I am sitting by the window of a hotel room in Cluj-Napoca, Romania. I can see the red-brick roof of a building across the way, the sun slowly sinking in the luminescent gray sky behind. It smells of firewood, and I can hear a police siren sounding softly in the distance. Matt, who is the same but maybe a little bit different, is lying on the bed nearby. I can see his hand twitch as he falls asleep. We're both tired after a day walking among the markets and museums of this colorful city, which is filled with ornate Hapsburg-style buildings and a language both unintelligible and striking.
Matt was waiting for me in the Warsaw airport when I stepped off the plane on an afternoon almost two weeks ago. I dropped my bag and he hugged me. I could smell his shampoo and, almost immediately, it felt as though we had never been apart.
Since then, Matt and I have done a lot. We explored the old town squares of Warsaw and Krakow, L'viv and Cherniv'tsi and Cluj. We've eaten many bowls of borscht and plates of mititei. We've drunk countless mugs of tangy dark beer and glasses of surprisingly smooth vodka. We stood by the train tracks at Auschwitz-Birkenau, surrounded by crumbling buildings, imposing fences, and a crushing sense of the past. We took a sleeper train to L'viv, Ukraine, where we encountered a mask-wearing population terrified of swine flu and stayed in a hotel with a grand but decaying marble staircase. We took a rickety bus filled with smugglers over the border to Romania and found a bucolic countryside--its medieval monasteries painted in deep blues and reds, its Jewish cemeteries crumbling and covered in moss. We drove a car down winding roads through Transylvania, passing countless mud-caked dogs and weather-beaten farmers guiding horses decorated with red tassels. Tonight we'll see an opera, and tomorrow we will take the train to Budapest. Early next week Matt and I will fly our separate ways. I'll return to New York and Matt to Afghanistan, each with countless stories of this trip, which has been a constant adventure. We will be writing more, soon.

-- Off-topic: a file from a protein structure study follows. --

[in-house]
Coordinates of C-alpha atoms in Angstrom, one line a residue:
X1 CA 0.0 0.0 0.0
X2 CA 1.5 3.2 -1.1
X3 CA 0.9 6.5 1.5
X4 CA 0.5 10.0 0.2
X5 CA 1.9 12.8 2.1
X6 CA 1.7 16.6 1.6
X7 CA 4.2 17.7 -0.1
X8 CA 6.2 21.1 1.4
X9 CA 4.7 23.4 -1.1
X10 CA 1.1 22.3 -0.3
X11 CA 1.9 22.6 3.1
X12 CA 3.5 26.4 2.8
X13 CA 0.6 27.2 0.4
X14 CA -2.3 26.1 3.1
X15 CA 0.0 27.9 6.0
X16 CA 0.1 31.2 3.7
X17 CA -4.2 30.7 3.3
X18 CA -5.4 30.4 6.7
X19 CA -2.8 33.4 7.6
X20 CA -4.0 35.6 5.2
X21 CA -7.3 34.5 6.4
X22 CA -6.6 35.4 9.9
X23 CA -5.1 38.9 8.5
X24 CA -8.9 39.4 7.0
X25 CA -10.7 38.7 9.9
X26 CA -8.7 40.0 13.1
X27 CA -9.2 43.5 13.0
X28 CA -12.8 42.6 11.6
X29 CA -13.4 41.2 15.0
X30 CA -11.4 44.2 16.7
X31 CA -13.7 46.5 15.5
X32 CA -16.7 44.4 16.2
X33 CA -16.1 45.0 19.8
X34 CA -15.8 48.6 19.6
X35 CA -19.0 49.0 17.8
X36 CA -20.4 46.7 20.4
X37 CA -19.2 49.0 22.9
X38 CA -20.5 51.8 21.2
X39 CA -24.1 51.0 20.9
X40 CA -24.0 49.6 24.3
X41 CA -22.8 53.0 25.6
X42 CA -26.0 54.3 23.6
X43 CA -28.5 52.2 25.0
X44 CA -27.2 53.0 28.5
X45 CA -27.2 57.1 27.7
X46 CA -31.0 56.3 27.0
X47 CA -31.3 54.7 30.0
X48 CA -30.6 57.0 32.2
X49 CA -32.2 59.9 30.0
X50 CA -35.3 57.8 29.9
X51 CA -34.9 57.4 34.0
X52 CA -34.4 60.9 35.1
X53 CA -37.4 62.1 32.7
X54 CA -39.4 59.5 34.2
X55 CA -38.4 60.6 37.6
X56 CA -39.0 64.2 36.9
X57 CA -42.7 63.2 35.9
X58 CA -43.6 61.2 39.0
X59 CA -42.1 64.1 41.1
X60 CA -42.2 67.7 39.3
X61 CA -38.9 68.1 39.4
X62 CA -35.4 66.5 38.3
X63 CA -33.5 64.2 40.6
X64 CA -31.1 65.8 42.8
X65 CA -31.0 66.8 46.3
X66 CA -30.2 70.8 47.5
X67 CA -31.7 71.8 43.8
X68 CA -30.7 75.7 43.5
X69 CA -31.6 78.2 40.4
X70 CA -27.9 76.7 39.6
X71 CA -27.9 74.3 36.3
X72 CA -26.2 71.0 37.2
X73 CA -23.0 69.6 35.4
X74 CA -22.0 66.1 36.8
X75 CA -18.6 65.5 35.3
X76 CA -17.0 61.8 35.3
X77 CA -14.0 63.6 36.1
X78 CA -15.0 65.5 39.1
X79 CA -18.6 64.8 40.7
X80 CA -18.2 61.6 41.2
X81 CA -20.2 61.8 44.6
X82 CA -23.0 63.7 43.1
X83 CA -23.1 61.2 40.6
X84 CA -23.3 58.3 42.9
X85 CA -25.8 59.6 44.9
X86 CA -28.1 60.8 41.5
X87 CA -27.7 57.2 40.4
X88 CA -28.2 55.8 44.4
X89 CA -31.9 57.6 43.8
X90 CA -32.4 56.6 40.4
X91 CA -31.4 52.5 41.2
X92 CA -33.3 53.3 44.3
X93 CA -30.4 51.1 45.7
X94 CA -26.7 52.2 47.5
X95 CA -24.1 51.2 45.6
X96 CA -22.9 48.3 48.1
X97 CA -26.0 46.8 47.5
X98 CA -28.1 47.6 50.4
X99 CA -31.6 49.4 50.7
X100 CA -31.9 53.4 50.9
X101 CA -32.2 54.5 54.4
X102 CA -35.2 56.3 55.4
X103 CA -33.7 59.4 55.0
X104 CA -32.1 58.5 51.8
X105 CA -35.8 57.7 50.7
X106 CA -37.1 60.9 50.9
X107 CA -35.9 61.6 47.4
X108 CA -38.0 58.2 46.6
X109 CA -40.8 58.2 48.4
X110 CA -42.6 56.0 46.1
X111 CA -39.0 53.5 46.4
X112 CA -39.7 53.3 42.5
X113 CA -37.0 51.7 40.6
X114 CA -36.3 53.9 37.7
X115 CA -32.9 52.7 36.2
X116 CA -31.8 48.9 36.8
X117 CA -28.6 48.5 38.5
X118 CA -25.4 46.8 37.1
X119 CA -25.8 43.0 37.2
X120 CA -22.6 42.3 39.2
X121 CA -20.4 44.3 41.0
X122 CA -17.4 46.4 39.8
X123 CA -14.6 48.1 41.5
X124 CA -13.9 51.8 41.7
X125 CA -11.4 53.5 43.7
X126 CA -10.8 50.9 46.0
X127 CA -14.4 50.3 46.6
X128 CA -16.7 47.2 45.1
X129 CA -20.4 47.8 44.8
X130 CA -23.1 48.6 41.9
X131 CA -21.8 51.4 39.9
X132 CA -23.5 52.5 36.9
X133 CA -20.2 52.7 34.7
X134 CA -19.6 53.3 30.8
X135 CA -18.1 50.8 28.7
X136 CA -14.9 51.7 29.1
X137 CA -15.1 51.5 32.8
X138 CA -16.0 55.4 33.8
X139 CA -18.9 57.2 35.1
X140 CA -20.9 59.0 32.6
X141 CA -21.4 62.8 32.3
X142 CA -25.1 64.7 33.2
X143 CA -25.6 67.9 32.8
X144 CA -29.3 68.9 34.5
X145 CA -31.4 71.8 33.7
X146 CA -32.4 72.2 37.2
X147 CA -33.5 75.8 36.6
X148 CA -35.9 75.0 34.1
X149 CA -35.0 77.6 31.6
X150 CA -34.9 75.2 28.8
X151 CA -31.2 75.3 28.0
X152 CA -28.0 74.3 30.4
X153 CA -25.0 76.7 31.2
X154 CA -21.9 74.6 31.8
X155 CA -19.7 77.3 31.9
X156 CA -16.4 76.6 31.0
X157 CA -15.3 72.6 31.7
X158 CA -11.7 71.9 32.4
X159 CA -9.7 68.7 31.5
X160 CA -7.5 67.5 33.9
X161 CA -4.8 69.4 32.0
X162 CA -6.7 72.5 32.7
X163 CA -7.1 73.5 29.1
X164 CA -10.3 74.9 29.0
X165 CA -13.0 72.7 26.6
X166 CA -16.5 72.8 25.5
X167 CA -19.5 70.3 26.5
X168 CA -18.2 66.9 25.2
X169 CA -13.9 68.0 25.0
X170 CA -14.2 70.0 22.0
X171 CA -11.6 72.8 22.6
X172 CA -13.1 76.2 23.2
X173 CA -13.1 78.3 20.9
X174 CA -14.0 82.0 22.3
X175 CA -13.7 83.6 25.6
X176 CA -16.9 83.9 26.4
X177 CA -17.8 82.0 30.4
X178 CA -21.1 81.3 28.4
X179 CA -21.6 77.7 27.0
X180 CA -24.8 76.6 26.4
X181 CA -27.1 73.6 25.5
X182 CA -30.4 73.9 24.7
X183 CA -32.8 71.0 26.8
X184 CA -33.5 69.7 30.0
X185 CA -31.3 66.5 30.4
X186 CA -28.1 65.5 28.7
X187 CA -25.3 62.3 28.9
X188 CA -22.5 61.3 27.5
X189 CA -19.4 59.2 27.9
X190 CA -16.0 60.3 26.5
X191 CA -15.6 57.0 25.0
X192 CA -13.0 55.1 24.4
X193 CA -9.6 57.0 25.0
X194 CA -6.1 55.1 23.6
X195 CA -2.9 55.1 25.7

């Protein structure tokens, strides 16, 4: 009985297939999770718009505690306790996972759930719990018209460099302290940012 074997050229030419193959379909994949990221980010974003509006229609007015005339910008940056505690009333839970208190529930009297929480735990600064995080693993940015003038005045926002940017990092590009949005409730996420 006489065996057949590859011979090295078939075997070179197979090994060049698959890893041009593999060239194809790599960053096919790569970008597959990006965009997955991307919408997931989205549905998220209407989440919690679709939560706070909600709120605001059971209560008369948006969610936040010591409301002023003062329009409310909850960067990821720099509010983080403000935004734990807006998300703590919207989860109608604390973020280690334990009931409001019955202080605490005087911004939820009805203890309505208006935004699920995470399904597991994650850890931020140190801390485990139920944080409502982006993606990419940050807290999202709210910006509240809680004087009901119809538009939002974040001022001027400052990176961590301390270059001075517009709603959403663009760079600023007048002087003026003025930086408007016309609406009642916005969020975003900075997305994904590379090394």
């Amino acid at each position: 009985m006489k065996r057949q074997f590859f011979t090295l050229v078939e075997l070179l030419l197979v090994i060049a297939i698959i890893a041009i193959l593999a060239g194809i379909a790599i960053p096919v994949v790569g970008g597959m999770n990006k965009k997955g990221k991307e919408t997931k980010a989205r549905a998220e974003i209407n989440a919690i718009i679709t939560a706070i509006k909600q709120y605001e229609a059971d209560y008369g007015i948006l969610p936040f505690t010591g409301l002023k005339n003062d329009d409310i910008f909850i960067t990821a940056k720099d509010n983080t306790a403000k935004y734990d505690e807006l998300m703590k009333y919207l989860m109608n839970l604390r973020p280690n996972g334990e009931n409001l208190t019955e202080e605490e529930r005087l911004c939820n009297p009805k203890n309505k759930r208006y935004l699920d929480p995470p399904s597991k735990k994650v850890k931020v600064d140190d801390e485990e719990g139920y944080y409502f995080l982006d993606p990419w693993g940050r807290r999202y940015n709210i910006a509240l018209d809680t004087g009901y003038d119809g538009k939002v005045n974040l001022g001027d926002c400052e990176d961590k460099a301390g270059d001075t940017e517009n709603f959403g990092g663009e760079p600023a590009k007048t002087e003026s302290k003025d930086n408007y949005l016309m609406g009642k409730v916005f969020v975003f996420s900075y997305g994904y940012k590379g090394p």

As I sit here watching the quickly darkening sky, I'm happy not to think of that next step. I'm not sure what I expected of this time here in Eastern Europe. I'm not sure what I expected of Matt's leave. But thus far it has been a bright and exciting couple of weeks, ones that have reminded me what it feels like to be close, to be together, to laugh in tandem and sleep at the same time. I miss him again already.